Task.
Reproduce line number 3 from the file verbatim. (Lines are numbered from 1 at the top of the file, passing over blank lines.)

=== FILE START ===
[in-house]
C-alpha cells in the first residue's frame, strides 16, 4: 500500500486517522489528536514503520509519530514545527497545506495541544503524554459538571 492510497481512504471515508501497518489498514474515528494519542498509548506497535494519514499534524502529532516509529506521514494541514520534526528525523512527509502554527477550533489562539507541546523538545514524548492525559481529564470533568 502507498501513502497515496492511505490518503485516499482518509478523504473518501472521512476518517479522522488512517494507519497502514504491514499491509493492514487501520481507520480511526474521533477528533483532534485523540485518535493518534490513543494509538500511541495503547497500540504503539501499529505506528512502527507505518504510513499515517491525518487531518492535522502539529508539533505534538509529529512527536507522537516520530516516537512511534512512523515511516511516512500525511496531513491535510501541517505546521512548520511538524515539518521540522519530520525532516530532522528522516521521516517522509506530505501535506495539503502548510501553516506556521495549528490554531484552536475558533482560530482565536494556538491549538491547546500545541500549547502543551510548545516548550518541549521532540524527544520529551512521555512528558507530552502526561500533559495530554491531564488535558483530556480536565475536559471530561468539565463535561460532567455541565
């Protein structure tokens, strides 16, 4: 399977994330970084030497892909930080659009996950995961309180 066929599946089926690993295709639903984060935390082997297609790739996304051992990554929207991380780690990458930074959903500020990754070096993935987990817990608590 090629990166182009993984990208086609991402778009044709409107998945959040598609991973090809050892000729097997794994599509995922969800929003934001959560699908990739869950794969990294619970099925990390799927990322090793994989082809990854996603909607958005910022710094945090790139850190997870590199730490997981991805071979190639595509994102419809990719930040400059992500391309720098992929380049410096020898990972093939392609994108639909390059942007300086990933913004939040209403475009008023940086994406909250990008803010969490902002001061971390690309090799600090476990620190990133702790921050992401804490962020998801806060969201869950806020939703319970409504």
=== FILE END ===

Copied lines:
């Protein structure tokens, strides 16, 4: 399977994330970084030497892909930080659009996950995961309180 066929599946089926690993295709639903984060935390082997297609790739996304051992990554929207991380780690990458930074959903500020990754070096993935987990817990608590 090629990166182009993984990208086609991402778009044709409107998945959040598609991973090809050892000729097997794994599509995922969800929003934001959560699908990739869950794969990294619970099925990390799927990322090793994989082809990854996603909607958005910022710094945090790139850190997870590199730490997981991805071979190639595509994102419809990719930040400059992500391309720098992929380049410096020898990972093939392609994108639909390059942007300086990933913004939040209403475009008023940086994406909250990008803010969490902002001061971390690309090799600090476990620190990133702790921050992401804490962020998801806060969201869950806020939703319970409504």